CFPB Fair Credit Reporting Act Rulemaking

In 2023, the Consumer Financial Protection Bureau (CFPB) announced that it was kicking off a rulemaking under the Fair Credit Reporting Act (FCRA) to more tightly regulate data brokers and the use of personal information in consumer reporting. The FCRA is a federal law that promotes accuracy, fairness, and the privacy of personal information collected and held by consumer reporting agencies (CRAs).

The FCRA establishes firm limits on the purposes for which a CRA can collect, sell, or disclose certain personal data, and it requires each CRA to maintain the accuracy of the personal data it holds and to comply with a consumer’s request to access or correct their own information. But in the half century since the FCRA was enacted, the business of collecting and selling personal information has radically changed in scale, complexity, and the threats it poses to privacy.

In response to these changes, the CFPB is poised to update and upgrade existing consumer reporting regulations through its FCRA rulemaking authority. The CFPB released an outline of proposals and alternatives under consideration in September 2023, and the Bureau is expected to soon release a notice of proposed rulemaking.

The CFPB’s Potential Updates to FCRA Rules

Acknowledging the rapid growth and evolution of the consumer reporting market since the FCRA was enacted in 1970, the CFPB is considering a variety of proposals to update the FCRA. These include:

  • Clarifying the FCRA’s applicability to data brokers: The FCRA applies to “consumer reporting agencies” that furnish “consumer reports.” These terms are defined broadly in the FCRA and include many of the activities data brokers regularly engage in. The CFPB is considering proposals to clarify the applicability of the FCRA to data brokers.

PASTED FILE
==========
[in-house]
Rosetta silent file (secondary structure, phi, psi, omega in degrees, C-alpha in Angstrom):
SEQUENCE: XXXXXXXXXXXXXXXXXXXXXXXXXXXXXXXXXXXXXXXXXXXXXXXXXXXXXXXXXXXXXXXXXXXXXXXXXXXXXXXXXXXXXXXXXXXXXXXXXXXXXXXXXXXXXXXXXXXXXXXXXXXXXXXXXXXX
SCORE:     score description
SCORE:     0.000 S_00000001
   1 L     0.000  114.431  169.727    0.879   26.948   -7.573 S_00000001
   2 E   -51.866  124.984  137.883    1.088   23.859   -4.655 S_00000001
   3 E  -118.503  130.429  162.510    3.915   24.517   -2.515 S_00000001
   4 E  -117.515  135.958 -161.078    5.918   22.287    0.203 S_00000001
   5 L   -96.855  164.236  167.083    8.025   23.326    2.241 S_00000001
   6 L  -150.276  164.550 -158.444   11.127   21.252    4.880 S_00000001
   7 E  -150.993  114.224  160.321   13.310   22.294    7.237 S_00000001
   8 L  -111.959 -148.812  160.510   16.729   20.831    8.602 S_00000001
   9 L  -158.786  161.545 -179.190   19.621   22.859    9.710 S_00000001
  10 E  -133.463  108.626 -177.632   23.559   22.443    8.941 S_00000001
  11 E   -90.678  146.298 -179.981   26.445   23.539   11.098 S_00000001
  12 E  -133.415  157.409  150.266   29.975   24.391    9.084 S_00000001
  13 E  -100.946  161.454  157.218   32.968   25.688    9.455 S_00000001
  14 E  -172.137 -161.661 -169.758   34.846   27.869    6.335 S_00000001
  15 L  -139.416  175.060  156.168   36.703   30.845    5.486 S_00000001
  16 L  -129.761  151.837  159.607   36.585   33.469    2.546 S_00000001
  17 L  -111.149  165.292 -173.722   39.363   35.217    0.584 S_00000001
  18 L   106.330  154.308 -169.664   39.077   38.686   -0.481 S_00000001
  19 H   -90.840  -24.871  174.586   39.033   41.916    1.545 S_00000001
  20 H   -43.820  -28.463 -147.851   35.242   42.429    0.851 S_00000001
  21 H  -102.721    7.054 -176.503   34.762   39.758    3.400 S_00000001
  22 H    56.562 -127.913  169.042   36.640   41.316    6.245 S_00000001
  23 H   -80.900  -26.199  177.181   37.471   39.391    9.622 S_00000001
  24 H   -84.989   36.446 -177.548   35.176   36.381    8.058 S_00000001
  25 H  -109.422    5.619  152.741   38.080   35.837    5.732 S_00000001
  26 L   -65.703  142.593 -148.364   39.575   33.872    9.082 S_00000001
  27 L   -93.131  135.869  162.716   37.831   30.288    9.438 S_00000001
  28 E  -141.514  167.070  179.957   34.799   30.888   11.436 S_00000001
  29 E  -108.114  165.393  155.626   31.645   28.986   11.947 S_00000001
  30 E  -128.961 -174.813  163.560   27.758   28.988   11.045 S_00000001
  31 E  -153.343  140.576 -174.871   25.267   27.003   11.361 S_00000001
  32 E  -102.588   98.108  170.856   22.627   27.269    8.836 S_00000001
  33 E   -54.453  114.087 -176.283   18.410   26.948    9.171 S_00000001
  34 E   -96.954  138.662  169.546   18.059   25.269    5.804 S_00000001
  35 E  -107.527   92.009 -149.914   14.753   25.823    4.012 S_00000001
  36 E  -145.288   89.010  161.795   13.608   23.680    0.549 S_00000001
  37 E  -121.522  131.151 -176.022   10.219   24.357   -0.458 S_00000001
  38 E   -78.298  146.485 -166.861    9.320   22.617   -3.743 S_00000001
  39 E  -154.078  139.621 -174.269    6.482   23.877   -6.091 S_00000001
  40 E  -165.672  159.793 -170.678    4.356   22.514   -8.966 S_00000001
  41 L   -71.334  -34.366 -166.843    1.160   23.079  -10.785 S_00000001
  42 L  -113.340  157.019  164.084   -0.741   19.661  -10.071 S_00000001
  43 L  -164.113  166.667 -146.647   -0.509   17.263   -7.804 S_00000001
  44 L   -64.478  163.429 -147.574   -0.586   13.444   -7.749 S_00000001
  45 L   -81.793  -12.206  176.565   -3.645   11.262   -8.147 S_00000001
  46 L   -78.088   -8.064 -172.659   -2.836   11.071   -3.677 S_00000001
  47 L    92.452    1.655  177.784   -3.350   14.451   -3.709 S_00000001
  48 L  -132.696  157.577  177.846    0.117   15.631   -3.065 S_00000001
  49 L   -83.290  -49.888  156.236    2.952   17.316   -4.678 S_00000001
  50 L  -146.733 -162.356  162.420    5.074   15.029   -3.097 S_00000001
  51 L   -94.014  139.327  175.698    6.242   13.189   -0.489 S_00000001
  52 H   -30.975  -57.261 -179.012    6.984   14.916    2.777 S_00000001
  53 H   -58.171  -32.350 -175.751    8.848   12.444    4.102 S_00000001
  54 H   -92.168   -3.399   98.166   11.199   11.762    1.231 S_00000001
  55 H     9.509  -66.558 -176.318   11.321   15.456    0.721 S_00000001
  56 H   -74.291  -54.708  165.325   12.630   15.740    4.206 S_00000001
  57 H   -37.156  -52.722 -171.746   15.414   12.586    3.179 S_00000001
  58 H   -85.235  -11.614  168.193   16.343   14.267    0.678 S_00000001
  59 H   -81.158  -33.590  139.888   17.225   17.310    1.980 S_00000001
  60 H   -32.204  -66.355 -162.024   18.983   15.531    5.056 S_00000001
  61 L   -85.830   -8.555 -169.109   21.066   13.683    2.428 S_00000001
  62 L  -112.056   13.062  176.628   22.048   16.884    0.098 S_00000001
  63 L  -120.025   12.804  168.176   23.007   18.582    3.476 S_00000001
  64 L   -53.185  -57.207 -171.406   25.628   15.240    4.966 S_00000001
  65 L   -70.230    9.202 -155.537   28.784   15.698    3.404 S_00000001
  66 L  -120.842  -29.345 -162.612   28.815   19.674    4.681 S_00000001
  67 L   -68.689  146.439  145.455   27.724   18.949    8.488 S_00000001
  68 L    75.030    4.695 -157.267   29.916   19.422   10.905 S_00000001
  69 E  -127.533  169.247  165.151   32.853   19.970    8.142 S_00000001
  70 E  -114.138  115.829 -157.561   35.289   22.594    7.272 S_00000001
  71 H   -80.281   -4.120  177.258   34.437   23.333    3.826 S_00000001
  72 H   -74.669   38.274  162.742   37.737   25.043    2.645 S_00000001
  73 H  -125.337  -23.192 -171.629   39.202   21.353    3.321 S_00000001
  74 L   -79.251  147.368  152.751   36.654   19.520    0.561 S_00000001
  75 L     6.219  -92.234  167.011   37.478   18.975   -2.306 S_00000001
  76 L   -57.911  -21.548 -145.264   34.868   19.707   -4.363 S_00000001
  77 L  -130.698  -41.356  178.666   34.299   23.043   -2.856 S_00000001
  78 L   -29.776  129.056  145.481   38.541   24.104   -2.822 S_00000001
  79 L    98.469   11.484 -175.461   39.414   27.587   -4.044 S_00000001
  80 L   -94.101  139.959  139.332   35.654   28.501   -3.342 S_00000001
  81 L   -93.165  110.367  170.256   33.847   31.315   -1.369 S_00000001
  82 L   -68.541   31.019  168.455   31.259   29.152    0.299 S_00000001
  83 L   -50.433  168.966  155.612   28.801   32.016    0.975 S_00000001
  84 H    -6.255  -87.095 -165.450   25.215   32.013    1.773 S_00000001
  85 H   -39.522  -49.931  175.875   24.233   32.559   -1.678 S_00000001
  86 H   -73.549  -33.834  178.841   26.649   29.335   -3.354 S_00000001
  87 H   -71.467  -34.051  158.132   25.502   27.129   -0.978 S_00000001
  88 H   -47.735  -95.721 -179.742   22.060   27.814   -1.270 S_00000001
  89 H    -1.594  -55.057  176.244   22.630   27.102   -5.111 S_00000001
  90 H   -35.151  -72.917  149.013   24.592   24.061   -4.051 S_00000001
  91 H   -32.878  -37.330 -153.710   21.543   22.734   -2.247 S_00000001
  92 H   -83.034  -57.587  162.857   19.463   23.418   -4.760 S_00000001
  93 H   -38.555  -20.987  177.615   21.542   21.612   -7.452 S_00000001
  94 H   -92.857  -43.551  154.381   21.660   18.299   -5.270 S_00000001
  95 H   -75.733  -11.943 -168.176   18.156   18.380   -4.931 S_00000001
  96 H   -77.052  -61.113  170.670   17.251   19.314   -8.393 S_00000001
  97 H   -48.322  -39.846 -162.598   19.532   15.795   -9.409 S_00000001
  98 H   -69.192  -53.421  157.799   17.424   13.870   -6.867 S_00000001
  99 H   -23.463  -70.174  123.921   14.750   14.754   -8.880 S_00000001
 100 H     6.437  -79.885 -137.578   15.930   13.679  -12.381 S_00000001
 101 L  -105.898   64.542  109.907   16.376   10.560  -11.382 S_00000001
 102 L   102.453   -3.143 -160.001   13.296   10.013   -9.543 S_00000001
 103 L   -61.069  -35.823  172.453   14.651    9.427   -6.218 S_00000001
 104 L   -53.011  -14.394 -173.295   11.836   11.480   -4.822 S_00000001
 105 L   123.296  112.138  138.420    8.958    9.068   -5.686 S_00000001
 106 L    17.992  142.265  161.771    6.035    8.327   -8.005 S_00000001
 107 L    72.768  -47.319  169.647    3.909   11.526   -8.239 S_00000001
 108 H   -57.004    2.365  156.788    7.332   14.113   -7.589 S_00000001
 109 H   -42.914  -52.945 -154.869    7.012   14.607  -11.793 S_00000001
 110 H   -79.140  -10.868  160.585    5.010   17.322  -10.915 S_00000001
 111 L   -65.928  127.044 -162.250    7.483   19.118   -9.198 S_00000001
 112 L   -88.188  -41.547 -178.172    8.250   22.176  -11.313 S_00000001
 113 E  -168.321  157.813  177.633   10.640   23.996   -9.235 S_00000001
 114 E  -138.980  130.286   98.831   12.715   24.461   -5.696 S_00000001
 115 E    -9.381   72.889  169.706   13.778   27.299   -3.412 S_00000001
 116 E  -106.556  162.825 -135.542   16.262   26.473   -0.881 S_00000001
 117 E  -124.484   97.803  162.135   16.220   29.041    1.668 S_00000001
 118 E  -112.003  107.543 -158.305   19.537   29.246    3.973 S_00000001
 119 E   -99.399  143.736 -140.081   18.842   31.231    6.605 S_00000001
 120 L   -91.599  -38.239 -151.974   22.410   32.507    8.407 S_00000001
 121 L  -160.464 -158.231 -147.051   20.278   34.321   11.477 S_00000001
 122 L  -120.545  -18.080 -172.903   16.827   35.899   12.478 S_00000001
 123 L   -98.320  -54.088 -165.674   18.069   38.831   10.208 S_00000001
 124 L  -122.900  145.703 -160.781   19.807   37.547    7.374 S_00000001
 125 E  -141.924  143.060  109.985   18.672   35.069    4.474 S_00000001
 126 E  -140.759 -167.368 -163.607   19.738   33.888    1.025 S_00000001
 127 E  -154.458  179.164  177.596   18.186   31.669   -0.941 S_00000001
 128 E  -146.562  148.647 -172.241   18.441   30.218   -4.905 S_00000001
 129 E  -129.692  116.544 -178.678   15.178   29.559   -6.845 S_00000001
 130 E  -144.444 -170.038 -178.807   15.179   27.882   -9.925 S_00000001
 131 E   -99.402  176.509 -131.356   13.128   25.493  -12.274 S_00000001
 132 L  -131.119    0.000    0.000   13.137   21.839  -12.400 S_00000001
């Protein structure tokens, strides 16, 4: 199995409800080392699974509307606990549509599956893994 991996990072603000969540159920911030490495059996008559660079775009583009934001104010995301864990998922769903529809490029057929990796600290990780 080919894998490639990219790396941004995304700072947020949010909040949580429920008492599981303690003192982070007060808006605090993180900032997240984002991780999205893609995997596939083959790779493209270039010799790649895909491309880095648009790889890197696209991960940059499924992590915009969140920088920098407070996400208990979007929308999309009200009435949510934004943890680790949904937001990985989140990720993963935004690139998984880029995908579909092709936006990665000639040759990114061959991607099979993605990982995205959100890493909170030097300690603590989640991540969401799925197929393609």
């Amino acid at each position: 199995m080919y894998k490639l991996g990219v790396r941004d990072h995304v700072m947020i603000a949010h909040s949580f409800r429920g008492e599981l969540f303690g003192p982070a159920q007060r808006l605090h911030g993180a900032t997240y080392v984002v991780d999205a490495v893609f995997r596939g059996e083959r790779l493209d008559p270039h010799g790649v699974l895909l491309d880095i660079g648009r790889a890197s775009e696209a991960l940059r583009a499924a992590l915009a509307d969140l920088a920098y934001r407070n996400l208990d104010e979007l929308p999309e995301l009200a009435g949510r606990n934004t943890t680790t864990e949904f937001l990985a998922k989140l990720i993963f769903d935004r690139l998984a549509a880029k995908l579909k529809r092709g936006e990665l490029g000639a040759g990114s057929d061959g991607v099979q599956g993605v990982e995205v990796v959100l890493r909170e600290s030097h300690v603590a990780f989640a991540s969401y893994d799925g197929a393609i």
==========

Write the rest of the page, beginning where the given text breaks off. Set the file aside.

• First, the CFPB may clarify that the definition of “consumer reports” includes all consumer information provided to a third party for a “permissible purpose,” as defined in the statute, even if the data broker providing the information to the third party did not know that the information was intended to be used for that purpose.
    • Second, the CFPB may clarify that data brokers that sell certain types of consumer data, including data typically used to make credit and employment eligibility determinations, are CRAs subject to the FCRA.
    • Third, data brokers that collect consumer information for permissible purposes, which are set forth by the FCRA, may be subject to obligations under the FCRA including to not sell that consumer information for non-permissible purposes and to not obtain consumer report information from a consumer reporting agency without a permissible purpose.
  • Defining Assembling or Evaluating Consumer Information: The CFPB may clarify that data brokers which facilitate data sharing by accessing consumer information and transmitting the data to third party recipients with the consent of consumers are engaged in “assembling or evaluating” consumer information under the FCRA, as long as the data broker also satisfies the definition of a CRA.
    • The CFPB is considering providing a more bright-line definition to clarify when other third-party entities who also facilitate electronic data access between parties engage in “assembling or evaluating” consumer information.
  • Credit Header Data: Credit header data includes identifying information like an individual’s name, address, Social Security number, and phone numbers. Some CRAs sell credit header data for marketing or law enforcement purposes, which are not authorized purposes under the FCRA.